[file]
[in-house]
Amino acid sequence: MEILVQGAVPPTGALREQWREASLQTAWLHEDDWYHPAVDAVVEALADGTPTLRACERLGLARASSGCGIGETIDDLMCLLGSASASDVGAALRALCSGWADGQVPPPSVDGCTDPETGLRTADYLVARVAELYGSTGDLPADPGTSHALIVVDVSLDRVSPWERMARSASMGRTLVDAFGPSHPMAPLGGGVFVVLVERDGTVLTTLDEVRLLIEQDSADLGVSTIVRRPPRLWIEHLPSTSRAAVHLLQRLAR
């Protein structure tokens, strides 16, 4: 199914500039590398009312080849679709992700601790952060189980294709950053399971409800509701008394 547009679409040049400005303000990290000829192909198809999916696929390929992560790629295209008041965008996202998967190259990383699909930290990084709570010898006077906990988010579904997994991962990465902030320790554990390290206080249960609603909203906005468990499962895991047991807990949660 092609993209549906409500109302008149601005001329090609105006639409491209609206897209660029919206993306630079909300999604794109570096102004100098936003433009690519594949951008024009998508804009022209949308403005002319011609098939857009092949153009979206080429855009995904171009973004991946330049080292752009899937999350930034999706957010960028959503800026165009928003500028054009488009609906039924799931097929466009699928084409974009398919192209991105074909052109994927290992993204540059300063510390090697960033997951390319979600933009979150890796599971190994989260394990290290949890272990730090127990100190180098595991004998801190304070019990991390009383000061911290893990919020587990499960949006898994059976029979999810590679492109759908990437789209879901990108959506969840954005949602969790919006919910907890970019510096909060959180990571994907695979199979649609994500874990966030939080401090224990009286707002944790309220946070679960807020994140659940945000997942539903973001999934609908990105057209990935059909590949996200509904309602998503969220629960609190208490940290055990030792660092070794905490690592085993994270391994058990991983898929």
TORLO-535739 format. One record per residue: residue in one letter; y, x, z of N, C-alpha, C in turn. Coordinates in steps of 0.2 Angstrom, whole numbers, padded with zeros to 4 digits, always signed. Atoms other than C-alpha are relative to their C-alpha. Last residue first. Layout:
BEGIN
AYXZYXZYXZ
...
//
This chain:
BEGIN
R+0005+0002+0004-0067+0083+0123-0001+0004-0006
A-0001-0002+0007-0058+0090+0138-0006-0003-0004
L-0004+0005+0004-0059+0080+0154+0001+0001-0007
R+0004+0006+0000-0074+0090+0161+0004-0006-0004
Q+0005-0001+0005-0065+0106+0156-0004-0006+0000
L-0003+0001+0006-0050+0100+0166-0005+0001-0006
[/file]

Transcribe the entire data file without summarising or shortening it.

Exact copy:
[in-house]
Amino acid sequence: MEILVQGAVPPTGALREQWREASLQTAWLHEDDWYHPAVDAVVEALADGTPTLRACERLGLARASSGCGIGETIDDLMCLLGSASASDVGAALRALCSGWADGQVPPPSVDGCTDPETGLRTADYLVARVAELYGSTGDLPADPGTSHALIVVDVSLDRVSPWERMARSASMGRTLVDAFGPSHPMAPLGGGVFVVLVERDGTVLTTLDEVRLLIEQDSADLGVSTIVRRPPRLWIEHLPSTSRAAVHLLQRLAR
């Protein structure tokens, strides 16, 4: 199914500039590398009312080849679709992700601790952060189980294709950053399971409800509701008394 547009679409040049400005303000990290000829192909198809999916696929390929992560790629295209008041965008996202998967190259990383699909930290990084709570010898006077906990988010579904997994991962990465902030320790554990390290206080249960609603909203906005468990499962895991047991807990949660 092609993209549906409500109302008149601005001329090609105006639409491209609206897209660029919206993306630079909300999604794109570096102004100098936003433009690519594949951008024009998508804009022209949308403005002319011609098939857009092949153009979206080429855009995904171009973004991946330049080292752009899937999350930034999706957010960028959503800026165009928003500028054009488009609906039924799931097929466009699928084409974009398919192209991105074909052109994927290992993204540059300063510390090697960033997951390319979600933009979150890796599971190994989260394990290290949890272990730090127990100190180098595991004998801190304070019990991390009383000061911290893990919020587990499960949006898994059976029979999810590679492109759908990437789209879901990108959506969840954005949602969790919006919910907890970019510096909060959180990571994907695979199979649609994500874990966030939080401090224990009286707002944790309220946070679960807020994140659940945000997942539903973001999934609908990105057209990935059909590949996200509904309602998503969220629960609190208490940290055990030792660092070794905490690592085993994270391994058990991983898929």
TORLO-535739 format. One record per residue: residue in one letter; y, x, z of N, C-alpha, C in turn. Coordinates in steps of 0.2 Angstrom, whole numbers, padded with zeros to 4 digits, always signed. Atoms other than C-alpha are relative to their C-alpha. Last residue first. Layout:
BEGIN
AYXZYXZYXZ
...
//
This chain:
BEGIN
R+0005+0002+0004-0067+0083+0123-0001+0004-0006
A-0001-0002+0007-0058+0090+0138-0006-0003-0004
L-0004+0005+0004-0059+0080+0154+0001+0001-0007
R+0004+0006+0000-0074+0090+0161+0004-0006-0004
Q+0005-0001+0005-0065+0106+0156-0004-0006+0000
L-0003+0001+0006-0050+0100+0166-0005+0001-0006